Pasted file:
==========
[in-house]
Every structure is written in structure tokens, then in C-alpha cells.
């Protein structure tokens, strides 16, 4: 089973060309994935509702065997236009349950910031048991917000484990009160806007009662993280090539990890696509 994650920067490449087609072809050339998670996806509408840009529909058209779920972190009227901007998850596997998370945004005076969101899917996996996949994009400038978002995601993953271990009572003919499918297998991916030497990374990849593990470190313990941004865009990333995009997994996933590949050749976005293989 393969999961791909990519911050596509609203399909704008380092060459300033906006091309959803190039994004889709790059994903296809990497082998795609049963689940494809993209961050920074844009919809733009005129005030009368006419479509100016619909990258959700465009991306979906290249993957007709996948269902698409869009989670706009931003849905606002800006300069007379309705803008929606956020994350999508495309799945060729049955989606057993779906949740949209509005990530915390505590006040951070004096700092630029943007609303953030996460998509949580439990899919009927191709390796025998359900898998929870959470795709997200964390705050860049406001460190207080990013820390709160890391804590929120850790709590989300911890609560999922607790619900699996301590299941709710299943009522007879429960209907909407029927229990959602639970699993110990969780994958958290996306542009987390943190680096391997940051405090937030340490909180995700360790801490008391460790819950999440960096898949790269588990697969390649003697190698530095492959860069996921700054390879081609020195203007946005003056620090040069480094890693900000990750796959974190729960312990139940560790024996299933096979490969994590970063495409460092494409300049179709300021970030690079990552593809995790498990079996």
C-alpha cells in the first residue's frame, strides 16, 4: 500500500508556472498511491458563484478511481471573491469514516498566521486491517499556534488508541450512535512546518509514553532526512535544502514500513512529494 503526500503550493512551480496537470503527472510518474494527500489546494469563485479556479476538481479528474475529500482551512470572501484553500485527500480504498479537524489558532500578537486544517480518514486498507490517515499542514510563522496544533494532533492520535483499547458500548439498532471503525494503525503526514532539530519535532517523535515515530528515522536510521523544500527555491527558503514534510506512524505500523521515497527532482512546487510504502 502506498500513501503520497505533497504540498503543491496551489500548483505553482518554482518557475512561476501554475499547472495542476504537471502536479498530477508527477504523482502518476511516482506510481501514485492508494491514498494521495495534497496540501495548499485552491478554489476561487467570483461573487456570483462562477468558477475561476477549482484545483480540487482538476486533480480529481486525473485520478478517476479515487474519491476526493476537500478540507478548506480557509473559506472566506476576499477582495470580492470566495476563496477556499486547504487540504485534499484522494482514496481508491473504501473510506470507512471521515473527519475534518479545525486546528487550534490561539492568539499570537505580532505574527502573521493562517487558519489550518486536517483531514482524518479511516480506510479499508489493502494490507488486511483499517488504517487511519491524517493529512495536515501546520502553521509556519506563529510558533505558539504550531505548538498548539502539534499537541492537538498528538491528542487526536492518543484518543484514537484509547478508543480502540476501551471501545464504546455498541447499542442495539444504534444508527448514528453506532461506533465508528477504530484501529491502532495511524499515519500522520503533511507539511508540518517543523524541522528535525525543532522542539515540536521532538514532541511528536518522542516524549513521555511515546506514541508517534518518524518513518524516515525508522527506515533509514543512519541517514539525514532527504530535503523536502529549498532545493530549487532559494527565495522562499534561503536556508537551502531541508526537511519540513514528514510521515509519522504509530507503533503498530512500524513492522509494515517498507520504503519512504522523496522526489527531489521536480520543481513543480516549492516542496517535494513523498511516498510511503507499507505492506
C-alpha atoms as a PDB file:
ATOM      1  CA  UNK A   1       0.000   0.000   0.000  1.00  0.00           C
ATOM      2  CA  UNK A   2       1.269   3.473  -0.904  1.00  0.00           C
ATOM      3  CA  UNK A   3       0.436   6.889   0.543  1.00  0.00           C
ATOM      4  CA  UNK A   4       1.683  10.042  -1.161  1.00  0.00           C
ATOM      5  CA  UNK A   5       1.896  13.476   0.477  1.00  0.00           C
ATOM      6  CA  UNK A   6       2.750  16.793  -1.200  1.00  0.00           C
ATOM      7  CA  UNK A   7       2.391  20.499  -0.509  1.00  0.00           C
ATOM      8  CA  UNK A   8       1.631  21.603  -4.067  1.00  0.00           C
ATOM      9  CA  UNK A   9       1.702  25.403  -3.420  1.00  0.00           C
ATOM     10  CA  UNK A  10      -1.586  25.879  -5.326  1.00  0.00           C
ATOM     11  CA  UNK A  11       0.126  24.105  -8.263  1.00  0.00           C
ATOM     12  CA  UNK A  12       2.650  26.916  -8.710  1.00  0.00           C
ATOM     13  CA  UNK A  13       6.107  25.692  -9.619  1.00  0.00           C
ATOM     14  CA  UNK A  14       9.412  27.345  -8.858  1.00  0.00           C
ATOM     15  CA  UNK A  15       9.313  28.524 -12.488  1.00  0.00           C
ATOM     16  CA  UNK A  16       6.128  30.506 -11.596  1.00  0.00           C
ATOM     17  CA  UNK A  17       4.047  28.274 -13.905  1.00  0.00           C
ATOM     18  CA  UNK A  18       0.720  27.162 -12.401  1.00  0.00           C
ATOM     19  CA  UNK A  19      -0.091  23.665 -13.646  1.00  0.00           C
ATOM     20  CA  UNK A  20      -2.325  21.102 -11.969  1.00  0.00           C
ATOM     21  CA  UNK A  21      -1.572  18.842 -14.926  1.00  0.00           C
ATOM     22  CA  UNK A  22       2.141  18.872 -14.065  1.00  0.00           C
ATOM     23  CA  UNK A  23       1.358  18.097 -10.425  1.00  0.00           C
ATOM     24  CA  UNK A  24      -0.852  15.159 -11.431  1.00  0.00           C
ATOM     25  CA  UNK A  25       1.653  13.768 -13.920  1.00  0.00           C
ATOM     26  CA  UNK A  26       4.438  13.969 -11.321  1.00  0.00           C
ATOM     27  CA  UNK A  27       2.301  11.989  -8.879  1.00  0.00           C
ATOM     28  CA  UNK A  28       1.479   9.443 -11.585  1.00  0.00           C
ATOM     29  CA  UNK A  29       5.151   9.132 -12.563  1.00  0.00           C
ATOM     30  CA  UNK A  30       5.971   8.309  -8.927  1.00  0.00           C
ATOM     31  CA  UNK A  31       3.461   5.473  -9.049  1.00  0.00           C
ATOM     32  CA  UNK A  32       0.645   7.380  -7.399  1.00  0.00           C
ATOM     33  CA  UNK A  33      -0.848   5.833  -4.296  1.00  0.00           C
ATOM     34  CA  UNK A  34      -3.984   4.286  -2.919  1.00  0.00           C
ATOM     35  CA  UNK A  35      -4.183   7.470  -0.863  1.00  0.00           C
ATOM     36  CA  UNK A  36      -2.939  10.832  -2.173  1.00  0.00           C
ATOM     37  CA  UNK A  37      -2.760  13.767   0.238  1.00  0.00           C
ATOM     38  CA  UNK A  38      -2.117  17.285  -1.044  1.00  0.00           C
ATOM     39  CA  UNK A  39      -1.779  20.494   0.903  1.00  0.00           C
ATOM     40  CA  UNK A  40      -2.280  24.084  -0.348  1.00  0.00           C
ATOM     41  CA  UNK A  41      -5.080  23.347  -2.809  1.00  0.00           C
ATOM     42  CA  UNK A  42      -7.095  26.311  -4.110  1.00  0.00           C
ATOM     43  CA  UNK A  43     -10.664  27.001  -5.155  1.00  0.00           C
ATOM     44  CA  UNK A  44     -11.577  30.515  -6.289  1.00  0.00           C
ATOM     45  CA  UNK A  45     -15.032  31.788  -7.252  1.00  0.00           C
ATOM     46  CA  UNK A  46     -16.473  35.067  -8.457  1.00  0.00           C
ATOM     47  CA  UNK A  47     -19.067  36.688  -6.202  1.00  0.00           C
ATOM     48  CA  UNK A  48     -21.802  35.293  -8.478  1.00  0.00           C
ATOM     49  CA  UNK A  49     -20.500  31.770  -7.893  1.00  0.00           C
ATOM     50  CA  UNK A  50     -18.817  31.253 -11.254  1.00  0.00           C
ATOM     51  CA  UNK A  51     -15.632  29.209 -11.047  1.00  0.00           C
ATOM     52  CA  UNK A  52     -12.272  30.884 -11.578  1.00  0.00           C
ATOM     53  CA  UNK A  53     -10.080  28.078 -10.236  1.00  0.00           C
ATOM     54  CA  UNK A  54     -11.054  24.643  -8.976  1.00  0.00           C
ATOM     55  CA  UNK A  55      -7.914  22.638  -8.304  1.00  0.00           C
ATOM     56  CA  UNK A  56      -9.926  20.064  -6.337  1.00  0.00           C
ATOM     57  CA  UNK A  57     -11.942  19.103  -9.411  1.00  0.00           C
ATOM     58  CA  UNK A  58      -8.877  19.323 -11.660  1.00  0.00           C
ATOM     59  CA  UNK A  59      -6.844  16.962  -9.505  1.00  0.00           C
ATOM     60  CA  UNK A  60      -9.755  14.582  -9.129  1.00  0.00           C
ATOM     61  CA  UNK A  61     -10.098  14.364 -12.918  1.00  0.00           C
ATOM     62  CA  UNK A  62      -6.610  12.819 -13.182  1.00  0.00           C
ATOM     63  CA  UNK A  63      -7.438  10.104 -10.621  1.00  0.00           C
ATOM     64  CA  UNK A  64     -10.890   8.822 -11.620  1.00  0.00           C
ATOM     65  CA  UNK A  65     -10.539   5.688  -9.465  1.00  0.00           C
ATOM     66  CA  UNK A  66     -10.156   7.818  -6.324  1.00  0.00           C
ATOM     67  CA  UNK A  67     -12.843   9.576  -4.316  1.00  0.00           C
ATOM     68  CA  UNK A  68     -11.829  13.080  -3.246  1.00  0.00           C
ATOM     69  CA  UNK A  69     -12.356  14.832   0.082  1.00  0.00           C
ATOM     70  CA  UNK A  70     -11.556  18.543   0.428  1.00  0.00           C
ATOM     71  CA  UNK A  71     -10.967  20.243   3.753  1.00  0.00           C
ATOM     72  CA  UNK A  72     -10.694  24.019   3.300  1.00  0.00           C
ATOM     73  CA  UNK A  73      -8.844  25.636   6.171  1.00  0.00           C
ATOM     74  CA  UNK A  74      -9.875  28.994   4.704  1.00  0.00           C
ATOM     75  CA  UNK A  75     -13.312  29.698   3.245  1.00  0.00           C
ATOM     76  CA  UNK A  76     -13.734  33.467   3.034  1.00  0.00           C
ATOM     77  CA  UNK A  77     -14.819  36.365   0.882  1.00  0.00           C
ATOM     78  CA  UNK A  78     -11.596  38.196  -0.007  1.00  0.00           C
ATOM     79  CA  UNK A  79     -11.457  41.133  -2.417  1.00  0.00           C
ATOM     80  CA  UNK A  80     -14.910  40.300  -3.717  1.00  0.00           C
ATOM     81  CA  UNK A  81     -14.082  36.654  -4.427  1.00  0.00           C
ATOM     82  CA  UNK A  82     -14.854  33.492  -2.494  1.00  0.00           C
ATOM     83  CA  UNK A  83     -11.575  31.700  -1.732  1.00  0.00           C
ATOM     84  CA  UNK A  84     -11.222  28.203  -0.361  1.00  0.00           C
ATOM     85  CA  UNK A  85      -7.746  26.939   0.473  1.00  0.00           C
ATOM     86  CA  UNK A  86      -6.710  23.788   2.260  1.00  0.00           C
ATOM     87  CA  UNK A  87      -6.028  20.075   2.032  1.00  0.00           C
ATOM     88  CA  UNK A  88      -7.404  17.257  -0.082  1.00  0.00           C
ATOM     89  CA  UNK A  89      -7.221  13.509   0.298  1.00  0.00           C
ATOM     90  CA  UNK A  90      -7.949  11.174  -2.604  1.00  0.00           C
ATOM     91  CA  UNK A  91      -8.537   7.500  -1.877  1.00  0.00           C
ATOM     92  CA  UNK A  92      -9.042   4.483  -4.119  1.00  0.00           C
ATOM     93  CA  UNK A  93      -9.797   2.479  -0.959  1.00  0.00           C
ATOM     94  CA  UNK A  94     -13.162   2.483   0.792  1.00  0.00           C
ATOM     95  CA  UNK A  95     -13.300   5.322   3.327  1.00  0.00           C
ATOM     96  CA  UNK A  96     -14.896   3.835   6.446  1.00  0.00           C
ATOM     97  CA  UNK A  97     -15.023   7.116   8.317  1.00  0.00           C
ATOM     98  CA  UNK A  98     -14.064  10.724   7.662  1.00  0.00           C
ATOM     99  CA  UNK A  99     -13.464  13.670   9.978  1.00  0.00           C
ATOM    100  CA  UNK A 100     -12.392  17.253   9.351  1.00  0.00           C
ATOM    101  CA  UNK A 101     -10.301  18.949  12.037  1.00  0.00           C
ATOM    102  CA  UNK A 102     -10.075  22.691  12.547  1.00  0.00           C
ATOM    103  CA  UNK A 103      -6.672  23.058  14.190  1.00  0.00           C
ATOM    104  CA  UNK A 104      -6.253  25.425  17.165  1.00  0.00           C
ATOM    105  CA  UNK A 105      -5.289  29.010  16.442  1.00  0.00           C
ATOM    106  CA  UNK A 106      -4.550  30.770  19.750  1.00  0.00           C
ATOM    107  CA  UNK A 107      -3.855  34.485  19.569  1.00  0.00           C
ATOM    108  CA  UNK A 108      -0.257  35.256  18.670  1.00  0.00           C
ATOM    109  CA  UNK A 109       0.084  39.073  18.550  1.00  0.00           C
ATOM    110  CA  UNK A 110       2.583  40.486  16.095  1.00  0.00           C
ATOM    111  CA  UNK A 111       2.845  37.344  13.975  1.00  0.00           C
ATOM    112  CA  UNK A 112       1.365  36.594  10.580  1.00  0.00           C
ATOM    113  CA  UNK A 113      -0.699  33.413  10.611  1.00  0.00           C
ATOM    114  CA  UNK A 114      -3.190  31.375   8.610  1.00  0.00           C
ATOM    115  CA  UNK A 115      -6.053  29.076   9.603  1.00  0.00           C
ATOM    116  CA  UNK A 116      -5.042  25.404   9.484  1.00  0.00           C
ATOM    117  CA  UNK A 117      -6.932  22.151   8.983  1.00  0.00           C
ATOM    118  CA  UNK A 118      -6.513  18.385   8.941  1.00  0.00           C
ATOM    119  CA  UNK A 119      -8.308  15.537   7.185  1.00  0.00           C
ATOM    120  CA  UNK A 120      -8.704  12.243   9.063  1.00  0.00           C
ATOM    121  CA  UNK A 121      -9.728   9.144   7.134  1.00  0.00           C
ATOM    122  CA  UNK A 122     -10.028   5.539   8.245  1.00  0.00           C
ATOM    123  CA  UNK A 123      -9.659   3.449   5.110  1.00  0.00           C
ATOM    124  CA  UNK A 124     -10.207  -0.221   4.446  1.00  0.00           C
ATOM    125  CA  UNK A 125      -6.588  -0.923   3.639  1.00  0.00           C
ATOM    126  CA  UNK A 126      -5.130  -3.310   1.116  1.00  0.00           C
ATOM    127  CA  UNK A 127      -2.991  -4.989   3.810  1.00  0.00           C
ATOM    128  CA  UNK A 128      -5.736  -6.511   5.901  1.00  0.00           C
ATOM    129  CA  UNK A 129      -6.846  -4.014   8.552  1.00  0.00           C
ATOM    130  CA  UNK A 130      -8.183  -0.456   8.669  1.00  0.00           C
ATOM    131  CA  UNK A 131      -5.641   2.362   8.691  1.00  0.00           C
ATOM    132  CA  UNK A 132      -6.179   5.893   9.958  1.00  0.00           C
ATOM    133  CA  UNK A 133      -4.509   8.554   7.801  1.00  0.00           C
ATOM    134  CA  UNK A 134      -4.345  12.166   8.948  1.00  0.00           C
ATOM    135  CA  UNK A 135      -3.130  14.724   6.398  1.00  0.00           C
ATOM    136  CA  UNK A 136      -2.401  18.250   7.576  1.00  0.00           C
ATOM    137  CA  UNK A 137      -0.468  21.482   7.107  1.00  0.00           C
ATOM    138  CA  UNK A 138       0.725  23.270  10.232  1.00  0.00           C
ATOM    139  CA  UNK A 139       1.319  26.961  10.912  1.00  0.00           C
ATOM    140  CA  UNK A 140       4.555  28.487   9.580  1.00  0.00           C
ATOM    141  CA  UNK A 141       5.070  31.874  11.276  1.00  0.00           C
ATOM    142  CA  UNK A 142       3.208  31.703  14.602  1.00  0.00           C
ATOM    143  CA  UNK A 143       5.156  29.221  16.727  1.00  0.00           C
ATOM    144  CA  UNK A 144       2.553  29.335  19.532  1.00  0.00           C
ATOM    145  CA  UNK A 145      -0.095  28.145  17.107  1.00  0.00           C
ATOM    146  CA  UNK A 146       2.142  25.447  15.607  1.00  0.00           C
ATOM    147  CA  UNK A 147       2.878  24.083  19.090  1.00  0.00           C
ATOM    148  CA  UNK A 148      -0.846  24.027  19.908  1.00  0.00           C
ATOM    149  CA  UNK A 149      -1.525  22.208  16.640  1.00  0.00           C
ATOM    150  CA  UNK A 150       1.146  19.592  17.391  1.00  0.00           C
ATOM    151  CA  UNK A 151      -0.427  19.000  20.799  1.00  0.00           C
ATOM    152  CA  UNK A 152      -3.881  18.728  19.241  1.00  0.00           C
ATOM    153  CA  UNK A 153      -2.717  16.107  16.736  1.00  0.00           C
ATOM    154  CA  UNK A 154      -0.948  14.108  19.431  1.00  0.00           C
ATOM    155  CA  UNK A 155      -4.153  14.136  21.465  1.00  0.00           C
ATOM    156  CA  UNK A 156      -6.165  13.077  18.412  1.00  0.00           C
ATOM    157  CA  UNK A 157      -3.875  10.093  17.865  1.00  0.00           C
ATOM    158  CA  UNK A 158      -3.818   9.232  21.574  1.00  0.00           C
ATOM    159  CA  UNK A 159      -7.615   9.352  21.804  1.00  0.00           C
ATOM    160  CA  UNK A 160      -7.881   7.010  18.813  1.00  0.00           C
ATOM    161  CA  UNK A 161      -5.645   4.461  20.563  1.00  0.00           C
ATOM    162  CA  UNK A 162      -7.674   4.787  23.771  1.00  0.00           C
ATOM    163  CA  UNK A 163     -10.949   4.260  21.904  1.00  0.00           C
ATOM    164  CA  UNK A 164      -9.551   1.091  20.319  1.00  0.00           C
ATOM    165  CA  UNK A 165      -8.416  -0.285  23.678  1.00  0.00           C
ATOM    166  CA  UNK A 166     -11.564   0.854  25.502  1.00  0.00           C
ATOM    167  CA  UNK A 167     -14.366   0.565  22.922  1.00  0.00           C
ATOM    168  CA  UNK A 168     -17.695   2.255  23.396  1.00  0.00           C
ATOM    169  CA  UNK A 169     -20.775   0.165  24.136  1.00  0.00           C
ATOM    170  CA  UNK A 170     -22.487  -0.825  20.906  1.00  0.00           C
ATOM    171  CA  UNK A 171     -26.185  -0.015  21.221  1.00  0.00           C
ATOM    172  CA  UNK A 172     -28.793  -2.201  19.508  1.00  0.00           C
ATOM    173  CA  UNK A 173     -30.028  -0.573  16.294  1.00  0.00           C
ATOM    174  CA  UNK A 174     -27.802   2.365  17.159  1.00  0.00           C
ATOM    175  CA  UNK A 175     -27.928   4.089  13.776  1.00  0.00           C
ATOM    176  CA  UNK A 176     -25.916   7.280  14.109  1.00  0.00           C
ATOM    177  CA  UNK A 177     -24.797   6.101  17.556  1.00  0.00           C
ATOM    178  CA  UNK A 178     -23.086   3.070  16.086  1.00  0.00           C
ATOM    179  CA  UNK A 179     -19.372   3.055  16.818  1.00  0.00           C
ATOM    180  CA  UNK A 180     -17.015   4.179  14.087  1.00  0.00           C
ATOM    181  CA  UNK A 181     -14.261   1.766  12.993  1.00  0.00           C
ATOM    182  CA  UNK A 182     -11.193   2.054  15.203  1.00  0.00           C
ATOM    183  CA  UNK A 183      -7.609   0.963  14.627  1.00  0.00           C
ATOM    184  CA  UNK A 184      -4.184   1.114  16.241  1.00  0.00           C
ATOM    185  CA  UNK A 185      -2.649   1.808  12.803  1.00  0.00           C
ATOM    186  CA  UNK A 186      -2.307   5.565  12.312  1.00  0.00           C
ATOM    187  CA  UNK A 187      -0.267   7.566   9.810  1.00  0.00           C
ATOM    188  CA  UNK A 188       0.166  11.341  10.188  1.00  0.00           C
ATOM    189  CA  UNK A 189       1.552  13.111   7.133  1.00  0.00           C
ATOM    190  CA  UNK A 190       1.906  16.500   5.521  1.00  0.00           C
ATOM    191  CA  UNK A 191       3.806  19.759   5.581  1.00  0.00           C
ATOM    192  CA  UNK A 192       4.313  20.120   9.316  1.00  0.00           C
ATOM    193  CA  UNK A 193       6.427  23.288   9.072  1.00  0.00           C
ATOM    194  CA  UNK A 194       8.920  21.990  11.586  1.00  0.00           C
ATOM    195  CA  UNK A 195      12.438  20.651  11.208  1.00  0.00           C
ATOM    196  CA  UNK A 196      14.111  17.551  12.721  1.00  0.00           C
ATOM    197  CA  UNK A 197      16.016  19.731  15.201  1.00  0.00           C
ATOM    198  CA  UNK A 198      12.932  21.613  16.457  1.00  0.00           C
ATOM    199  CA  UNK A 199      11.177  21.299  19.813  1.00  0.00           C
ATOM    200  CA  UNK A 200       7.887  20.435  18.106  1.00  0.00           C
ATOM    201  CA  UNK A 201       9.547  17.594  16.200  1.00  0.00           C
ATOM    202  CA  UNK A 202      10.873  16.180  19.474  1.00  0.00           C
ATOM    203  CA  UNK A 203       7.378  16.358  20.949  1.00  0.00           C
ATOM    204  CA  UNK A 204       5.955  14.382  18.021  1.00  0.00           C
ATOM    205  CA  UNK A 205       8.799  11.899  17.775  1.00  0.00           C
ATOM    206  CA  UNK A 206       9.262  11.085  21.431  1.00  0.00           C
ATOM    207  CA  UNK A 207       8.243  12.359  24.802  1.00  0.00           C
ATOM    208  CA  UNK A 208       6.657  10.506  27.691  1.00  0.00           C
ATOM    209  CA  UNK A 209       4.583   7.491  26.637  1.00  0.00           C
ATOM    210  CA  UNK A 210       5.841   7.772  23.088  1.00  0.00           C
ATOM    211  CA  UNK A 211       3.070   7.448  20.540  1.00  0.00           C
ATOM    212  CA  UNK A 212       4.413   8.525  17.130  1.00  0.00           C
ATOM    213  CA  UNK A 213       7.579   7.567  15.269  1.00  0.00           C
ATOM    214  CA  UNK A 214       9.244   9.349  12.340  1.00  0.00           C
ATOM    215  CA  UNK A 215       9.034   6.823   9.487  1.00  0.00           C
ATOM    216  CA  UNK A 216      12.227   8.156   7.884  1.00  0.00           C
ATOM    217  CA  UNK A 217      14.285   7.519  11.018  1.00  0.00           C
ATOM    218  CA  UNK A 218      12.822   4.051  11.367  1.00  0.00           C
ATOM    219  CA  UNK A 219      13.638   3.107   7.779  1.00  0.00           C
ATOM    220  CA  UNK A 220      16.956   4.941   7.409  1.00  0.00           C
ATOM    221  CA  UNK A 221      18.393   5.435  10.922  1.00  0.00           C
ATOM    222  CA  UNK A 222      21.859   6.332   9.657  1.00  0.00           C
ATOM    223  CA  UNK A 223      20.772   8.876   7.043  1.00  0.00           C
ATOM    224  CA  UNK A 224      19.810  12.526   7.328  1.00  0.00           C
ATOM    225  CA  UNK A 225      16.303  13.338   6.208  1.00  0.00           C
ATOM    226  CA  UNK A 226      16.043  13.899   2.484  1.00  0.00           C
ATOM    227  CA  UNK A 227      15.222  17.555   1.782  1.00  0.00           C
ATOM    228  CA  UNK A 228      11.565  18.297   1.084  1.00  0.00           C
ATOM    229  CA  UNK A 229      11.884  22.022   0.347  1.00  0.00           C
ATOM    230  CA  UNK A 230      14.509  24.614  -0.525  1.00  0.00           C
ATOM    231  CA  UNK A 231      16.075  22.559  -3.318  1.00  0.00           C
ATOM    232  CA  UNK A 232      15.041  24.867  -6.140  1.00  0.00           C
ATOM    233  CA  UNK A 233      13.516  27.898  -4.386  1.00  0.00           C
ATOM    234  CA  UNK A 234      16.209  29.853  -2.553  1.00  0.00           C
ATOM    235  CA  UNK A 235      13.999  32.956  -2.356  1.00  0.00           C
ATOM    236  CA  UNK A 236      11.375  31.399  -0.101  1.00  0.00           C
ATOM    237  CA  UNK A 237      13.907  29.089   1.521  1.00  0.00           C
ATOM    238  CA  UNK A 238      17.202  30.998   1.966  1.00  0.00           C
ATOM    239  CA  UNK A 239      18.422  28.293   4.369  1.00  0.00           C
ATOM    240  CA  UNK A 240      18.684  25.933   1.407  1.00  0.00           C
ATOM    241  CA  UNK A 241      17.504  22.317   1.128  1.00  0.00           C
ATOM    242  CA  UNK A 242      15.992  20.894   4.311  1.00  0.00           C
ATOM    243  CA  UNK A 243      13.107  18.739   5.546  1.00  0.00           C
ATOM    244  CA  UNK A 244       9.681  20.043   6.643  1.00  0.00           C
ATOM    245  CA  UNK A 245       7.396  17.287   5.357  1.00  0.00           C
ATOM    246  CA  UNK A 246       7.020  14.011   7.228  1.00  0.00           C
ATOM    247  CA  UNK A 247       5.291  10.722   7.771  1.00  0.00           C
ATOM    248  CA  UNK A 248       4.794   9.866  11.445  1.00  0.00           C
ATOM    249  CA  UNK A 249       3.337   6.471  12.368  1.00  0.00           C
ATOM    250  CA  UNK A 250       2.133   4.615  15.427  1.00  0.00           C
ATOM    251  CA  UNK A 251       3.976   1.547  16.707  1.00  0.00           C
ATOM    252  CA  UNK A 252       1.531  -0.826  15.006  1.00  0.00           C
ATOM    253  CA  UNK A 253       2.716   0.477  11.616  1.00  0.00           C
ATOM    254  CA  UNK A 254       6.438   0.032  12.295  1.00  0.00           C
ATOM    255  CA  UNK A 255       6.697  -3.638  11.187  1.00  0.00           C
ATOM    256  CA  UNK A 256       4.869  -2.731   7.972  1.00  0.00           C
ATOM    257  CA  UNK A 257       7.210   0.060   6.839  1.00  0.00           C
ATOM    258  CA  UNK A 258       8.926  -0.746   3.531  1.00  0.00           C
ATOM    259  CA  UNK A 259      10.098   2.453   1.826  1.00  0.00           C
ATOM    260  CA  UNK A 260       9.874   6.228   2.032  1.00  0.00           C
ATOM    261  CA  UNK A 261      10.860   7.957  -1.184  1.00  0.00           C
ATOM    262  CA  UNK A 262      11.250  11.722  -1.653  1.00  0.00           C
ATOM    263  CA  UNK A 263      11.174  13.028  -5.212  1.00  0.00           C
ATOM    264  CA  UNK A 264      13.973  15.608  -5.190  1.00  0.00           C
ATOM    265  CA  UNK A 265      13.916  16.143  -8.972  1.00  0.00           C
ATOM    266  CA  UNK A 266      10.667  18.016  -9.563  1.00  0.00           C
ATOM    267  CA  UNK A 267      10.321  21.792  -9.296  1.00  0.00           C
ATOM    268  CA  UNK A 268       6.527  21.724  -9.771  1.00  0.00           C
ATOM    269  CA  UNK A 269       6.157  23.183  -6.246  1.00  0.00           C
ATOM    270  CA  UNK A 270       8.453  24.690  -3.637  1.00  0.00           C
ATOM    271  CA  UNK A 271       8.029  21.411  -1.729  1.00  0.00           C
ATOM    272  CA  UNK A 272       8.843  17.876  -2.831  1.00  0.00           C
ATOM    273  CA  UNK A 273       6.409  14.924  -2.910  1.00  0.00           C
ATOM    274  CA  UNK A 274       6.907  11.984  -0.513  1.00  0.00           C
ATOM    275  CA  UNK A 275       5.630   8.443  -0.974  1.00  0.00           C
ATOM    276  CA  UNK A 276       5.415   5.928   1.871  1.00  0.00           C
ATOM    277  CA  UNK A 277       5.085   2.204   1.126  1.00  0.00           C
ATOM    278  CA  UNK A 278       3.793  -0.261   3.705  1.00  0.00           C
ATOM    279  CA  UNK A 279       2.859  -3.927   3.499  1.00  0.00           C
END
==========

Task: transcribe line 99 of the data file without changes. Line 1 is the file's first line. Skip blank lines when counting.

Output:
ATOM     94  CA  UNK A  94     -13.162   2.483   0.792  1.00  0.00           C